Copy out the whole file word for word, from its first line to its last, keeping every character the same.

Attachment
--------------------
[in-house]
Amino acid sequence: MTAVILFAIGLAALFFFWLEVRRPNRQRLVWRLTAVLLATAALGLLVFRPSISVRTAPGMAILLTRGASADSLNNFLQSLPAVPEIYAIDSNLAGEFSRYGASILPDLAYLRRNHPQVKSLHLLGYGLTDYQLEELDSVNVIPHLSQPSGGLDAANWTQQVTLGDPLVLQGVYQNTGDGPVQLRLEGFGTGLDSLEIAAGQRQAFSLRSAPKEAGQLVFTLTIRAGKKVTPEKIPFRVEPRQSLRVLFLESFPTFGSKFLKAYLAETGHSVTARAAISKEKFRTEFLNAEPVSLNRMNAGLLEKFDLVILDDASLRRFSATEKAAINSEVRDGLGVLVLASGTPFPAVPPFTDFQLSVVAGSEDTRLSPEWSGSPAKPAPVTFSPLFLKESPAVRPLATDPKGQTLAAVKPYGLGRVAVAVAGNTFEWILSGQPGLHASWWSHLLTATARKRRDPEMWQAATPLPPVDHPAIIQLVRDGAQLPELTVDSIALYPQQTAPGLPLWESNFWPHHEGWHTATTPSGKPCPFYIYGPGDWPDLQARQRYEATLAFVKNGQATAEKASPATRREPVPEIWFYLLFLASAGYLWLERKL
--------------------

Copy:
[in-house]
Amino acid sequence: MTAVILFAIGLAALFFFWLEVRRPNRQRLVWRLTAVLLATAALGLLVFRPSISVRTAPGMAILLTRGASADSLNNFLQSLPAVPEIYAIDSNLAGEFSRYGASILPDLAYLRRNHPQVKSLHLLGYGLTDYQLEELDSVNVIPHLSQPSGGLDAANWTQQVTLGDPLVLQGVYQNTGDGPVQLRLEGFGTGLDSLEIAAGQRQAFSLRSAPKEAGQLVFTLTIRAGKKVTPEKIPFRVEPRQSLRVLFLESFPTFGSKFLKAYLAETGHSVTARAAISKEKFRTEFLNAEPVSLNRMNAGLLEKFDLVILDDASLRRFSATEKAAINSEVRDGLGVLVLASGTPFPAVPPFTDFQLSVVAGSEDTRLSPEWSGSPAKPAPVTFSPLFLKESPAVRPLATDPKGQTLAAVKPYGLGRVAVAVAGNTFEWILSGQPGLHASWWSHLLTATARKRRDPEMWQAATPLPPVDHPAIIQLVRDGAQLPELTVDSIALYPQQTAPGLPLWESNFWPHHEGWHTATTPSGKPCPFYIYGPGDWPDLQARQRYEATLAFVKNGQATAEKASPATRREPVPEIWFYLLFLASAGYLWLERKL